We’re out the door by 9 a.m. to catch a rickshaw to the slum. Though I know about the on-going construction of Manav Sadhna’s community center in the slum, I’m not expecting the space to be as drastically transformed as it is. Previously made entirely of a mud-cow dung mixture pasted over uncemented bricks, it’s now a much larger open space rapidly being enclosed by fly-ash bricks cemented around steel frames. The bricks represent one solution to the omni-present pollution problem in Ahmedabad. They’re composed primarily of fly-ash from the local power plant and designed to be an eco-friendly option to prior disposal techniques. As I take my small gasp of surprise at how quickly this space has been transformed, I’m glad to be touching the bricks and not breathing them.
Over the next few hours, I catch up on the last few months with Kamleshbhai, Jayeshbhai, Anarben, Sunil, Jagatbhai and some of the Manav Sadhna kids. I learn about yet another new experimental program having arisen from the compassionate spirit that informs and fine-tunes Manav Sadhna’s organic, dynamically optimized response to the problems of the slum. Alcoholism runs rampant amongst the men here. As the latest effort in a long string of interventions designed to reduce alcoholism here, Manav Sadhna set up a day to honor five men who were sober for coming on four years. Placing feelers out into the community, Manav Sadhna arranged for the chief guests at the celebration to be about fifty alcoholics from the slum who were interested in quitting. In parallel, Virenbhai had met with another NGO in Ahmedabad that works exclusively on the problem of addiction and, after reviewing their program and meeting their staff, made arrangements for admittance of five men into the 30-day sobriety program. From the celebration, five of the worst young drunks interested in quitting were chosen to be part of the program. Though they would be the most difficult to work with, they would also have the highest inspirational value for the slum community and the other alcoholics in the area, unleashing the collective imagination about the possibilities sobriety. These men are five days into their 30-day program, and we plan to visit them just before lunch.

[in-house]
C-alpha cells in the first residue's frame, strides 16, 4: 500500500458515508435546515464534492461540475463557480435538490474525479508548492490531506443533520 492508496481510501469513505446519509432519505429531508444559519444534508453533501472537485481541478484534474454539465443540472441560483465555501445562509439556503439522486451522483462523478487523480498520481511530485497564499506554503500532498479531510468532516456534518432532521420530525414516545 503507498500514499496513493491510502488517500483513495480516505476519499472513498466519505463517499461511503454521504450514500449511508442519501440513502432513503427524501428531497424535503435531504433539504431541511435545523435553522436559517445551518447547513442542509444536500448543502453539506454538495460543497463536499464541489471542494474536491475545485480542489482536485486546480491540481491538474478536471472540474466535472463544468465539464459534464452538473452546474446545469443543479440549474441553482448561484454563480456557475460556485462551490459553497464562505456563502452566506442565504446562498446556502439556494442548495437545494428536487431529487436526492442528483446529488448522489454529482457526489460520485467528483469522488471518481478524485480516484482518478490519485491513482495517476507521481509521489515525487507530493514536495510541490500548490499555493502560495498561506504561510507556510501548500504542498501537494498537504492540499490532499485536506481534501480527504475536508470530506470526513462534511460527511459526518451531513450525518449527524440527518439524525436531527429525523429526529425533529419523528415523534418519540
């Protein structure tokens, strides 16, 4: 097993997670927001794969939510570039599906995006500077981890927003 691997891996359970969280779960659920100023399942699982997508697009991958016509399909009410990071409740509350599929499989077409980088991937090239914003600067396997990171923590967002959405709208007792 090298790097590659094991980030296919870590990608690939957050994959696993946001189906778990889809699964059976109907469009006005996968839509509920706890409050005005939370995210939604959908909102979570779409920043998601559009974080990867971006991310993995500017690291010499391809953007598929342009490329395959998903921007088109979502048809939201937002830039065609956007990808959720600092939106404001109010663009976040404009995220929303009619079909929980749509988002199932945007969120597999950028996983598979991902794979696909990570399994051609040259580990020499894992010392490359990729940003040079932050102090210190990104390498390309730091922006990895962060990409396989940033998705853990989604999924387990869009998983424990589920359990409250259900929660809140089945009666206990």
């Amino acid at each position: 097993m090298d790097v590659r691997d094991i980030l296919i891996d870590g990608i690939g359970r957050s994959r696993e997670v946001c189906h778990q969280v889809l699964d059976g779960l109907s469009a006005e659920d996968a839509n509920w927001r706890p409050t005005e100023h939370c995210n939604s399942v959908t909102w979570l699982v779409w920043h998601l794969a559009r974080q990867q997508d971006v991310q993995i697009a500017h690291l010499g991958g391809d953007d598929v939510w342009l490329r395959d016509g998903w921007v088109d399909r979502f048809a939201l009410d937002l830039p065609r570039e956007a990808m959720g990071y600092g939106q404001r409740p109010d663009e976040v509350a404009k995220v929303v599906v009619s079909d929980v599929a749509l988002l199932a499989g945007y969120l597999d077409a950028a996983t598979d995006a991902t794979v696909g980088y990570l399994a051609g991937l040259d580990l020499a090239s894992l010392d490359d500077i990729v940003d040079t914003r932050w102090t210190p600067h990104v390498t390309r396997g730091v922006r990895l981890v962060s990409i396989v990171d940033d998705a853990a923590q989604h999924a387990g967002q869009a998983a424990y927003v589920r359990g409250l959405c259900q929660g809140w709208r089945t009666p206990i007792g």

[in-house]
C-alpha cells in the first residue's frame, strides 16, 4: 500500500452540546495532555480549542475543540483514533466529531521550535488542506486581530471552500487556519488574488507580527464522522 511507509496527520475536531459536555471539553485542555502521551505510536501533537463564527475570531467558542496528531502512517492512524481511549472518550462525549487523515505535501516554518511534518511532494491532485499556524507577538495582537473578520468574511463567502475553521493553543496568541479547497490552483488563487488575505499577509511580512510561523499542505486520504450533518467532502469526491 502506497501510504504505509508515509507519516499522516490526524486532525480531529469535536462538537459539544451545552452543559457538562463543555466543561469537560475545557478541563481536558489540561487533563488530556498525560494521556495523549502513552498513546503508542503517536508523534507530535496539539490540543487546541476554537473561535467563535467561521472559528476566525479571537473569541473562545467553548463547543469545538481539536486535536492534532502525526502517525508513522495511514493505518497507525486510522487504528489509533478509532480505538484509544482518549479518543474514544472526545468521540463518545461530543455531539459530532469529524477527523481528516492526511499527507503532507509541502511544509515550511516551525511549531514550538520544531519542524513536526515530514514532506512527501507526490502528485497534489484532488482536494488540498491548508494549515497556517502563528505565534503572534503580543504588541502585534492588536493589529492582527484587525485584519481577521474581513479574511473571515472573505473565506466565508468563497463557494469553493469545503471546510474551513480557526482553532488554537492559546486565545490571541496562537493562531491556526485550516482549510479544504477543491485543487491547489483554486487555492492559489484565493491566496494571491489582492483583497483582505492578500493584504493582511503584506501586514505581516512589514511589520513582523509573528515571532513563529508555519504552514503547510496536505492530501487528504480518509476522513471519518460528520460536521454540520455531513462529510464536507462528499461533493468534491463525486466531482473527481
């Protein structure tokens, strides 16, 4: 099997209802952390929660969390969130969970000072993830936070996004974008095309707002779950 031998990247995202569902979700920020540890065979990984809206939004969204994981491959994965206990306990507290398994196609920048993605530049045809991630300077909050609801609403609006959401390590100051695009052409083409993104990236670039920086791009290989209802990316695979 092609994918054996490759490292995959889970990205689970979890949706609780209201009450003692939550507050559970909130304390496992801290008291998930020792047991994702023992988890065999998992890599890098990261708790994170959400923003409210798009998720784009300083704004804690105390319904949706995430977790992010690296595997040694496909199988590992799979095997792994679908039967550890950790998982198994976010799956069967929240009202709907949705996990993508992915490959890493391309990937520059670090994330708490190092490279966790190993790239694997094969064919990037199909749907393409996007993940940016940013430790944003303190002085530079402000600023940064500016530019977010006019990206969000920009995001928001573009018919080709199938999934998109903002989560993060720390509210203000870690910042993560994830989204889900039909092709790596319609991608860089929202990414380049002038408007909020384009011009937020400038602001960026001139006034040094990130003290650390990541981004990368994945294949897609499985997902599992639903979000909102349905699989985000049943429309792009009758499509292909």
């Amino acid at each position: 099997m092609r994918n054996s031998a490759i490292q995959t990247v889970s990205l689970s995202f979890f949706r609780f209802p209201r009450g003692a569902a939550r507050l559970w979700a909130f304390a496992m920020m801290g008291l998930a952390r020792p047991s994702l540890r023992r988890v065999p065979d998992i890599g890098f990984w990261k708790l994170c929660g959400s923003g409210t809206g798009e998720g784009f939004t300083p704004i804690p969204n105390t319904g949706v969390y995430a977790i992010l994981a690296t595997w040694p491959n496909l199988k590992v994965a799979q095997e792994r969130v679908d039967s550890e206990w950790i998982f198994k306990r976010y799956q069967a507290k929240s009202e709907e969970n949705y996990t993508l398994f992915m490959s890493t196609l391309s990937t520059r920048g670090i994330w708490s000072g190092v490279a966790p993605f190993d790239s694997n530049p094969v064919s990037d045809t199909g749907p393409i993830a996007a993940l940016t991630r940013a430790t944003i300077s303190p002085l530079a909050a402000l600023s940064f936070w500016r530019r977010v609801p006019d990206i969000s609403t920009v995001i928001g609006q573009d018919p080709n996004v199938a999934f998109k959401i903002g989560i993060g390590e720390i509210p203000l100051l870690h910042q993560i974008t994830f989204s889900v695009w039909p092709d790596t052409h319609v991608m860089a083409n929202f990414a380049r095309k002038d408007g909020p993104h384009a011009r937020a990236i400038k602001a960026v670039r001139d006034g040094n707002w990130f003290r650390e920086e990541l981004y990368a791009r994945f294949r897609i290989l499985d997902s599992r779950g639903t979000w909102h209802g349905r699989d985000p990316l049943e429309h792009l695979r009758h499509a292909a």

Virenbhai and I also have longer conversation about an Indicorps fellowship I’ve been trying to get off the ground: GIS (graphical information systems) mapping of the slum using high-school aged slum children. Based on some very current contexts for Manav Sadhna, I’m finally able to convey more thoroughly how such a tool will enable a more effective deployment of the organization’s limited resources, facilitate the acquisition of more resources for targeted programs in the slum, make more effective use of the time and expertise of the large numbers of international volunteers, and most importantly, give a young platoon of kids the skills, experience, and motivation to emerge as life-long leaders within their own communities who are adept making change with minimal outside initiative. Virenbhai’s concern is that it may be a step away from the sort of organic responsiveness that makes Manav Sadhna what it is, but is also much closer to being convinced that it’s a very useful and potentially powerful project. It seems as though the final pieces of what’s needed to officially launch this as a 3-organization Indicorps fellowship are coming together.